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I see pros and cons, and I do use Photo Mechanic if I've just shot many hundreds of frames. But once something is worth keeping I'll manage it in LR. Why bother using LR if you have to remember where stuff is? Wink

John, we are now more in agreement? To explain it a little better. If somebody shoots 500 images, or more, in a day's shooting and believes that ALL culling shouldn't be done straight after ingestion into a catalogue what should be done? The wisdom is to have one catalogue instead of many. Personally I cull obvious duds straight away but more gets culled days and weeks after. If I ingest 500 into a catalogue I wouldn't rate and keyword all of them because I know some will be culled therefore I have wasted time. I therefore look at the 500 in Faststone viewer and import the "best" and rate and keyword them. I may add others later when I have had a fresh look days better. The ingestion is done in stages.
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stamper
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« Reply #11 on: January 29, 2013, 06:02:37 AM »
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No, that takes you back to the old days of having a separate RAW converter and DAM application. I can see no advantage at all.


Folders in the computer hard drive with names and dates. The "best" imported to LR after a review whilst in the folders. Rated and developed in LR. Where is the separation?
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john beardsworth
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« Reply #12 on: January 29, 2013, 06:23:48 AM »
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Where we agree is there's a problem when you have lots of images, but I don't want stuff lying around in expectation of doing more than one ingestion. I cull the 500+ as far as possible, then get them into LR and maybe apply keywords etc  - in batches so little wasted time. If I then think it'll be faster to use PM for more culling, then I'll do so and update LR with Folder > Sync.
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Rory
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« Reply #13 on: January 30, 2013, 12:31:56 PM »
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I use PhotoMechanic on large shoots as well before Lightroom import, but only because the Lightroom import module is not so good at rapidly reviewing images and tagging for inclusion/exclusion.
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stamper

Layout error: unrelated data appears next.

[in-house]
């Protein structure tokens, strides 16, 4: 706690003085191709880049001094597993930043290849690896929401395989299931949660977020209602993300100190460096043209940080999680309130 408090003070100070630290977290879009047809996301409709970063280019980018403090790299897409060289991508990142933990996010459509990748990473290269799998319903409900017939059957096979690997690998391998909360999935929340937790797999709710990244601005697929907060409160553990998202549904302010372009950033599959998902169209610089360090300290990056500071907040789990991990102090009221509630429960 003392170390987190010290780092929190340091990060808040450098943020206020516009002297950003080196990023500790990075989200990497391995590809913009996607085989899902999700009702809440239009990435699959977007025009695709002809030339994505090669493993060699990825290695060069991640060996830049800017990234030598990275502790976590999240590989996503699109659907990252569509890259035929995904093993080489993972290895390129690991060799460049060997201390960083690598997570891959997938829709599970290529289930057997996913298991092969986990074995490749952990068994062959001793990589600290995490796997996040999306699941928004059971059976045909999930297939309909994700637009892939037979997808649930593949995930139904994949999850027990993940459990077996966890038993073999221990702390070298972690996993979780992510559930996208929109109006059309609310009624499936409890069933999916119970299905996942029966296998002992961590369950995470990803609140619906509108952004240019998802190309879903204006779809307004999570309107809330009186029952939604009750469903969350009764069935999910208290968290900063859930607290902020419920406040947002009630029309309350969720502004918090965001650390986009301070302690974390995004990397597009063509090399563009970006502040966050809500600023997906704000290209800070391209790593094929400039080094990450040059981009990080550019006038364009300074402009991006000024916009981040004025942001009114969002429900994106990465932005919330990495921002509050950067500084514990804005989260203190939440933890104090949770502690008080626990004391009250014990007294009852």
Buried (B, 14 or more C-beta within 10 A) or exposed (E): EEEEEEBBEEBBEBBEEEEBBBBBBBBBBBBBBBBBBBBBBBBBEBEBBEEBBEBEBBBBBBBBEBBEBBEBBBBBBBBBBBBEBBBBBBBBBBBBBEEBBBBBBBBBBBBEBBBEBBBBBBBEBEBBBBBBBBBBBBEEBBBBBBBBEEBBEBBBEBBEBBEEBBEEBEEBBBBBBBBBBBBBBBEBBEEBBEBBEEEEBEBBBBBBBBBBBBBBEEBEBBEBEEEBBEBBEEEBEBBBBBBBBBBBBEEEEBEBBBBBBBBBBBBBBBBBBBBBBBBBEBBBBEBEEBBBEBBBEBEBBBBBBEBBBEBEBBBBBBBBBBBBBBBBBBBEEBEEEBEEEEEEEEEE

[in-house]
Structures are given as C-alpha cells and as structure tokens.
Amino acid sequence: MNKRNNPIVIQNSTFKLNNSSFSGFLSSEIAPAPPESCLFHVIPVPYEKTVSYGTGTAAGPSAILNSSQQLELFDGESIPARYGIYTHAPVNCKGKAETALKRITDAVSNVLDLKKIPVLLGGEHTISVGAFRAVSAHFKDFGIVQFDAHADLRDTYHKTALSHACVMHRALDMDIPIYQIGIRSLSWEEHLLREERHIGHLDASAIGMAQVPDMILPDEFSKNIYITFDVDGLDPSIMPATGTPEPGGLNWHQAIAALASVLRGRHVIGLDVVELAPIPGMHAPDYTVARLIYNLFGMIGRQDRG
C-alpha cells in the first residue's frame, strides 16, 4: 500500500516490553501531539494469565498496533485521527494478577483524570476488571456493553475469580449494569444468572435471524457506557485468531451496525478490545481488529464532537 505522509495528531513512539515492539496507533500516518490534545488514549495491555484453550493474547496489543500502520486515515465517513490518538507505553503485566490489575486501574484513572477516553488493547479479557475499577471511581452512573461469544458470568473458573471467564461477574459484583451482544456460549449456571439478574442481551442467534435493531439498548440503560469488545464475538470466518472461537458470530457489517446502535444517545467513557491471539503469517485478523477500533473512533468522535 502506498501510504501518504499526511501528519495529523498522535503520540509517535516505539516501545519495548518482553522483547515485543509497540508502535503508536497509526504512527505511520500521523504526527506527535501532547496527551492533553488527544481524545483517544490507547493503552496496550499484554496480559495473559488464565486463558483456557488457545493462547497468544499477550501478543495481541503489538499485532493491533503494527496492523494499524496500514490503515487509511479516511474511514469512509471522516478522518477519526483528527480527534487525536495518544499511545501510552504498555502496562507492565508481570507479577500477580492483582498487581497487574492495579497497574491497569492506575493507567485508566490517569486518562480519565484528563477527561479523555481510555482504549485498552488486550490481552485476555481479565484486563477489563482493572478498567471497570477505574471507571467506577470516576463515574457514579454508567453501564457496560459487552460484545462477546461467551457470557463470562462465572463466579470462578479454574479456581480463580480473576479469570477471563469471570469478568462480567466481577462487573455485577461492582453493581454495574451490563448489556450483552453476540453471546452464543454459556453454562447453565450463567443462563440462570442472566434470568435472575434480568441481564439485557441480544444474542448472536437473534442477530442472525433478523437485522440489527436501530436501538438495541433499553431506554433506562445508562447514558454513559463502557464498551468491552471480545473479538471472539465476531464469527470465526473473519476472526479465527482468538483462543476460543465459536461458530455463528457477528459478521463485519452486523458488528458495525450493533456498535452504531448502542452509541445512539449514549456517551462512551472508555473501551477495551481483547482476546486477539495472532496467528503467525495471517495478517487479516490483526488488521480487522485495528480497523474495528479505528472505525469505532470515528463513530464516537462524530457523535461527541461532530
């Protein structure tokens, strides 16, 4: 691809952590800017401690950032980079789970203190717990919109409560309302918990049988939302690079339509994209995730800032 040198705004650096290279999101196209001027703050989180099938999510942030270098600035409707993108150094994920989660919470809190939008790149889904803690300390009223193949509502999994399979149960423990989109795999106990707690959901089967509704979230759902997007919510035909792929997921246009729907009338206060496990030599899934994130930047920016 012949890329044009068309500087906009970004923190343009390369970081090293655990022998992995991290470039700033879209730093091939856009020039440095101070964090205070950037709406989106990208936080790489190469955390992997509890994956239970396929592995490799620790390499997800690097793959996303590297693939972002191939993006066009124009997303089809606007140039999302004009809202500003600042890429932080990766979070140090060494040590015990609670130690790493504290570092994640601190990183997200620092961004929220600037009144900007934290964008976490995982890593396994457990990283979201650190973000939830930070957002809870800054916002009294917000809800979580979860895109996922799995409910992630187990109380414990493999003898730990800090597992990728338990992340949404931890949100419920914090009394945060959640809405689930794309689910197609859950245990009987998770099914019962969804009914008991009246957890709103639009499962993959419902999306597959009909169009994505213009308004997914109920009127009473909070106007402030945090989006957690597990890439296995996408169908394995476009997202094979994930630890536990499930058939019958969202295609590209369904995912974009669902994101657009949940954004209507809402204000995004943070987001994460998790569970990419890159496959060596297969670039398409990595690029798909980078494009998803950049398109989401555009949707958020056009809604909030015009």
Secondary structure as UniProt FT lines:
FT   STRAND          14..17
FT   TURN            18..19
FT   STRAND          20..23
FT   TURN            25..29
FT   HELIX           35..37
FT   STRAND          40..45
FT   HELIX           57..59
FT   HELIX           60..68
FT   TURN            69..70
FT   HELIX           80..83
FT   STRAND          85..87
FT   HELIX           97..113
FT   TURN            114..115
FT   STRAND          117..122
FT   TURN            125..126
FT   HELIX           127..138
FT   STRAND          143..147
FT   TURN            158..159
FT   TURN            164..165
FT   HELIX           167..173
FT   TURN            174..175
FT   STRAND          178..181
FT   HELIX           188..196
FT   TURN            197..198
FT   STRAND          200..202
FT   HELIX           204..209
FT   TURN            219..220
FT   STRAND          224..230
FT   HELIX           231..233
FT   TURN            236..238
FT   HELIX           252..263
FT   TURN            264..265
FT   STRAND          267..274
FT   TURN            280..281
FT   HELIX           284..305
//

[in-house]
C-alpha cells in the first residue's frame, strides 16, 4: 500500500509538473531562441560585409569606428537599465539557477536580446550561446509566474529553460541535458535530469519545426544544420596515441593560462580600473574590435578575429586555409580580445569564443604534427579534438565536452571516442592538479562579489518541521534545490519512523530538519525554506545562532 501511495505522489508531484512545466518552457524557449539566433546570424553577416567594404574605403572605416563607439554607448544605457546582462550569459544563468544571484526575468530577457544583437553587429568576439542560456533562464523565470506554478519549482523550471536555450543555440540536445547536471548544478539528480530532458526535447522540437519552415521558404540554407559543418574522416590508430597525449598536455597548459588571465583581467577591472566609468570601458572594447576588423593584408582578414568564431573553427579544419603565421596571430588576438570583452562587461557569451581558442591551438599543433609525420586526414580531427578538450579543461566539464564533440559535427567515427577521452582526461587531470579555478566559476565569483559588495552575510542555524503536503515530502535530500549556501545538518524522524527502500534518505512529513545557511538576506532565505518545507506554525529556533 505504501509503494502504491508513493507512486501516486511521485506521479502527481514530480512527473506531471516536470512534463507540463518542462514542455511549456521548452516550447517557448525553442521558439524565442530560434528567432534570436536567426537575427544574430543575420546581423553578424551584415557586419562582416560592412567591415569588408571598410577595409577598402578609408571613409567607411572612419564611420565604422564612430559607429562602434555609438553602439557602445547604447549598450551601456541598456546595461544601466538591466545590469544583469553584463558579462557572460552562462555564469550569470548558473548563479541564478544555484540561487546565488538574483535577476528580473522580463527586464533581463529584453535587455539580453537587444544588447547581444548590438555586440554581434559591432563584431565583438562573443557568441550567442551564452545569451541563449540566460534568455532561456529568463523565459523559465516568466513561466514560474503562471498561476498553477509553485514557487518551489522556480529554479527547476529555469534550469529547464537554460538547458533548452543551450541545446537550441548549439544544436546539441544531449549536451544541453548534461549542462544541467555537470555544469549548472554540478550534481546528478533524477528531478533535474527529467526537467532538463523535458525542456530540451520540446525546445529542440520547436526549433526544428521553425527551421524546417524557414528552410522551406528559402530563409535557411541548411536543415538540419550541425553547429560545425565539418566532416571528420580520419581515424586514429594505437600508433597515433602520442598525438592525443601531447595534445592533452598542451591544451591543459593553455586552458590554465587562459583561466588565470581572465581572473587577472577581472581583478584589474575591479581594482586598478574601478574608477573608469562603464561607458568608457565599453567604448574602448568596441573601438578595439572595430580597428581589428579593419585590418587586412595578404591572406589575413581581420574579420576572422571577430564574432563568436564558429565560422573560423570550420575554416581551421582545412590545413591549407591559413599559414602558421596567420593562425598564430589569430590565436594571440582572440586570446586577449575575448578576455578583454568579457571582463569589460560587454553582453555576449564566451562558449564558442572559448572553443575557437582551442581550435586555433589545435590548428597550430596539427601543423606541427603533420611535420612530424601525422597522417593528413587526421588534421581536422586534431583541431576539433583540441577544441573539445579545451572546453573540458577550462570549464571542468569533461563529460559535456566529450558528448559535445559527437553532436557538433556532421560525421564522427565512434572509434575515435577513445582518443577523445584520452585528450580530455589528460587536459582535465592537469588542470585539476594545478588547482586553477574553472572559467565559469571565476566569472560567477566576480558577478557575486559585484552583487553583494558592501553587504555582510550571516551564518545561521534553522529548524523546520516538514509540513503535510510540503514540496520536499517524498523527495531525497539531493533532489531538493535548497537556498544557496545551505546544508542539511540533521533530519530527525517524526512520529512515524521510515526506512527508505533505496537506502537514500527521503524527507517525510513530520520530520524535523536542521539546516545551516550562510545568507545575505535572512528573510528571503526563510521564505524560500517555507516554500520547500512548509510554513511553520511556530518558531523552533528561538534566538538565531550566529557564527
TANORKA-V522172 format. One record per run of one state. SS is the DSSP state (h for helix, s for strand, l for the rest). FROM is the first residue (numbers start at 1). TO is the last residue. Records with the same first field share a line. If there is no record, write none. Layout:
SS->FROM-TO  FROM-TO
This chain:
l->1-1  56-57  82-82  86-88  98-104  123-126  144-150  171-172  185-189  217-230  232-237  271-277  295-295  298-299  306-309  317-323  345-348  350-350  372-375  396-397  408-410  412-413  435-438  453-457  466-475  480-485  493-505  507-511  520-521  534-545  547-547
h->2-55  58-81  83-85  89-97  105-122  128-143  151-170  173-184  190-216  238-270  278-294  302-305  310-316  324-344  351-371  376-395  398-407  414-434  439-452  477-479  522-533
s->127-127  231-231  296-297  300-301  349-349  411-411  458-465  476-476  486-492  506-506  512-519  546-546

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« Reply #14 on: January 31, 2013, 03:43:20 AM »
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Correct. It is well documented that LR is a terrific program but not a good image browser.
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john beardsworth
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« Reply #15 on: January 31, 2013, 05:23:37 AM »
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And if it were to become so I trust you'd be screaming "bloat"? Wink

Import's the wrong place to make pick/trash decisions or to do a series of ingestions to put images from the same card into different folders, for example. How many more Library features should be duplicated to help folk do such things? We'd all be better off if Library had a PM-style preview browsing mode.

John
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Rendezvous
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« Reply #16 on: February 04, 2013, 09:32:17 PM »
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I'm using a mac and I've found that when Lightroom slows right down it's generally because there isn't much free RAM, however there is plenty of "inactive" RAM. A simple way to clear this is to open terminal and type "purge". Wait a few seconds and the inactive RAM is now free.
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Philmar
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« Reply #17 on: February 19, 2013, 11:44:09 AM »
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A simple way to clear this is to open terminal and type "purge". Wait a few seconds and the inactive RAM is now free.
Anyone know of a Windoze equivalent of this? Does in active RAM get released if you close and then reopen LR?
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sm906
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« Reply #18 on: February 25, 2013, 01:03:36 AM »
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Anyone know of a Windoze equivalent of this? Does in active RAM get released if you close and then reopen LR?

Philmar,

have a look at Preferences --> File Handling --> Camera Cache Settings, there you have the "Purge Cache" option. That might help.

Thomas
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mac_paolo
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« Reply #19 on: February 25, 2013, 01:21:55 AM »
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Philmar,

have a look at Preferences --> File Handling --> Camera Cache Settings, there you have the "Purge Cache" option. That might help.

Thomas
That's another thing. It's the ACR cache which is stored phisically on the SSD/HDD.